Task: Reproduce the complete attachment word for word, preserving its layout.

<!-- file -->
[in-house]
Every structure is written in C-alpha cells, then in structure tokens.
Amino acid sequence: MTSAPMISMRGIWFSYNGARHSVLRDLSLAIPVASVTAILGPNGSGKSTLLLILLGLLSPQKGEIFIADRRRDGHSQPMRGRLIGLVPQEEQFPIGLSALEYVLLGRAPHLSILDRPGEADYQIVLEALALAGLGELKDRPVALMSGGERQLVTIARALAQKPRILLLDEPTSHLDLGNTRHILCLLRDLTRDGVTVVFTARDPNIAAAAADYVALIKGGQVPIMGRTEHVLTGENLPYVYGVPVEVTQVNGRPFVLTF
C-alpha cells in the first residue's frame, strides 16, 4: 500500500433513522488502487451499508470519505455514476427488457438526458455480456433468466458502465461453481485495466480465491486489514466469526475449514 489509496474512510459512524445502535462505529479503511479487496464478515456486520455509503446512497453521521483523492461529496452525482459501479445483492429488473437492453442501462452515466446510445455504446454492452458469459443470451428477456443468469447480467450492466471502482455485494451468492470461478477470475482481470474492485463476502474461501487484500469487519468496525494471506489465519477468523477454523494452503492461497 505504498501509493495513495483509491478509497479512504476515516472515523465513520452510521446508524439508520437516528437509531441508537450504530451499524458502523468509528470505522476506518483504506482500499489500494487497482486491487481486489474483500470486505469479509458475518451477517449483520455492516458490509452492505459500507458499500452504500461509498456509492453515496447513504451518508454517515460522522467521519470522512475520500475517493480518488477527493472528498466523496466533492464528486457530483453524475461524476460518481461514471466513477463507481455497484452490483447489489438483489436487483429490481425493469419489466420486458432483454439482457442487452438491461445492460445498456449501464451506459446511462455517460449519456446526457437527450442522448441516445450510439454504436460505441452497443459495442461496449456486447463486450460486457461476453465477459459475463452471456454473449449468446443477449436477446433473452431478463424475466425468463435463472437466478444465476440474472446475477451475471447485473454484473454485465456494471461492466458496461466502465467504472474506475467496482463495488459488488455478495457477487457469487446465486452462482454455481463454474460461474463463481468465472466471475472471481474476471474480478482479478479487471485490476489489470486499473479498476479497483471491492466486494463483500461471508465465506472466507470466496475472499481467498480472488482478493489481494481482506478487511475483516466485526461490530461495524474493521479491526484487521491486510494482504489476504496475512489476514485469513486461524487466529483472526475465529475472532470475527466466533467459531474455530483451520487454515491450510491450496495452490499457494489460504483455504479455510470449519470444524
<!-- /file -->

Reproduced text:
[in-house]
Every structure is written in C-alpha cells, then in structure tokens.
Amino acid sequence: MTSAPMISMRGIWFSYNGARHSVLRDLSLAIPVASVTAILGPNGSGKSTLLLILLGLLSPQKGEIFIADRRRDGHSQPMRGRLIGLVPQEEQFPIGLSALEYVLLGRAPHLSILDRPGEADYQIVLEALALAGLGELKDRPVALMSGGERQLVTIARALAQKPRILLLDEPTSHLDLGNTRHILCLLRDLTRDGVTVVFTARDPNIAAAAADYVALIKGGQVPIMGRTEHVLTGENLPYVYGVPVEVTQVNGRPFVLTF
C-alpha cells in the first residue's frame, strides 16, 4: 500500500433513522488502487451499508470519505455514476427488457438526458455480456433468466458502465461453481485495466480465491486489514466469526475449514 489509496474512510459512524445502535462505529479503511479487496464478515456486520455509503446512497453521521483523492461529496452525482459501479445483492429488473437492453442501462452515466446510445455504446454492452458469459443470451428477456443468469447480467450492466471502482455485494451468492470461478477470475482481470474492485463476502474461501487484500469487519468496525494471506489465519477468523477454523494452503492461497 505504498501509493495513495483509491478509497479512504476515516472515523465513520452510521446508524439508520437516528437509531441508537450504530451499524458502523468509528470505522476506518483504506482500499489500494487497482486491487481486489474483500470486505469479509458475518451477517449483520455492516458490509452492505459500507458499500452504500461509498456509492453515496447513504451518508454517515460522522467521519470522512475520500475517493480518488477527493472528498466523496466533492464528486457530483453524475461524476460518481461514471466513477463507481455497484452490483447489489438483489436487483429490481425493469419489466420486458432483454439482457442487452438491461445492460445498456449501464451506459446511462455517460449519456446526457437527450442522448441516445450510439454504436460505441452497443459495442461496449456486447463486450460486457461476453465477459459475463452471456454473449449468446443477449436477446433473452431478463424475466425468463435463472437466478444465476440474472446475477451475471447485473454484473454485465456494471461492466458496461466502465467504472474506475467496482463495488459488488455478495457477487457469487446465486452462482454455481463454474460461474463463481468465472466471475472471481474476471474480478482479478479487471485490476489489470486499473479498476479497483471491492466486494463483500461471508465465506472466507470466496475472499481467498480472488482478493489481494481482506478487511475483516466485526461490530461495524474493521479491526484487521491486510494482504489476504496475512489476514485469513486461524487466529483472526475465529475472532470475527466466533467459531474455530483451520487454515491450510491450496495452490499457494489460504483455504479455510470449519470444524